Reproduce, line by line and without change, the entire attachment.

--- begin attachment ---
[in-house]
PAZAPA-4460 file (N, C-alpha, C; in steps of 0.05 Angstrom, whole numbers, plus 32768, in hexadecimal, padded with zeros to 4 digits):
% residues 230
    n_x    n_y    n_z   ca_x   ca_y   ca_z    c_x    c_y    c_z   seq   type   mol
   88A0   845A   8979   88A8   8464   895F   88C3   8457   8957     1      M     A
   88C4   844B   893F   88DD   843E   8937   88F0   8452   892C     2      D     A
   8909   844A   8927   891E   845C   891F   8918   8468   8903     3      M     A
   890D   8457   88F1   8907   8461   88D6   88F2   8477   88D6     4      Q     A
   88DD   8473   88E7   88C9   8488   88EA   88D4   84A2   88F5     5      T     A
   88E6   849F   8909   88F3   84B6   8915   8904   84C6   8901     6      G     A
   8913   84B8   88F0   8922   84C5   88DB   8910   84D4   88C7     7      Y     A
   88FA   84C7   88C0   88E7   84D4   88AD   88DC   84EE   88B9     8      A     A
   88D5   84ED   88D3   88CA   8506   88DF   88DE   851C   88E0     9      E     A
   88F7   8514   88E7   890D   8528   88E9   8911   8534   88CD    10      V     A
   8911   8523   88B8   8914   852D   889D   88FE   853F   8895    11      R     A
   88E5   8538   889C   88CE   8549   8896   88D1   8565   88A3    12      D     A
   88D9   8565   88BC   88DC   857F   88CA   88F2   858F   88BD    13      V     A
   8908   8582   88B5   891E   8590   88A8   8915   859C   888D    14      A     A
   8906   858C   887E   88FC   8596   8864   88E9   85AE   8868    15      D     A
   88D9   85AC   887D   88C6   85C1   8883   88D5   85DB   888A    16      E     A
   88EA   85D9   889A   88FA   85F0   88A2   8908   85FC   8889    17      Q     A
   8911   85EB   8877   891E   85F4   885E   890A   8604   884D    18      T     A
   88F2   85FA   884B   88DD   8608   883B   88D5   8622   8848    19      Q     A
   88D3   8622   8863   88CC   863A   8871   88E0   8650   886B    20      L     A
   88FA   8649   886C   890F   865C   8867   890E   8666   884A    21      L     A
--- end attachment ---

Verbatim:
[in-house]
PAZAPA-4460 file (N, C-alpha, C; in steps of 0.05 Angstrom, whole numbers, plus 32768, in hexadecimal, padded with zeros to 4 digits):
% residues 230
    n_x    n_y    n_z   ca_x   ca_y   ca_z    c_x    c_y    c_z   seq   type   mol
   88A0   845A   8979   88A8   8464   895F   88C3   8457   8957     1      M     A
   88C4   844B   893F   88DD   843E   8937   88F0   8452   892C     2      D     A
   8909   844A   8927   891E   845C   891F   8918   8468   8903     3      M     A
   890D   8457   88F1   8907   8461   88D6   88F2   8477   88D6     4      Q     A
   88DD   8473   88E7   88C9   8488   88EA   88D4   84A2   88F5     5      T     A
   88E6   849F   8909   88F3   84B6   8915   8904   84C6   8901     6      G     A
   8913   84B8   88F0   8922   84C5   88DB   8910   84D4   88C7     7      Y     A
   88FA   84C7   88C0   88E7   84D4   88AD   88DC   84EE   88B9     8      A     A
   88D5   84ED   88D3   88CA   8506   88DF   88DE   851C   88E0     9      E     A
   88F7   8514   88E7   890D   8528   88E9   8911   8534   88CD    10      V     A
   8911   8523   88B8   8914   852D   889D   88FE   853F   8895    11      R     A
   88E5   8538   889C   88CE   8549   8896   88D1   8565   88A3    12      D     A
   88D9   8565   88BC   88DC   857F   88CA   88F2   858F   88BD    13      V     A
   8908   8582   88B5   891E   8590   88A8   8915   859C   888D    14      A     A
   8906   858C   887E   88FC   8596   8864   88E9   85AE   8868    15      D     A
   88D9   85AC   887D   88C6   85C1   8883   88D5   85DB   888A    16      E     A
   88EA   85D9   889A   88FA   85F0   88A2   8908   85FC   8889    17      Q     A
   8911   85EB   8877   891E   85F4   885E   890A   8604   884D    18      T     A
   88F2   85FA   884B   88DD   8608   883B   88D5   8622   8848    19      Q     A
   88D3   8622   8863   88CC   863A   8871   88E0   8650   886B    20      L     A
   88FA   8649   886C   890F   865C   8867   890E   8666   884A    21      L     A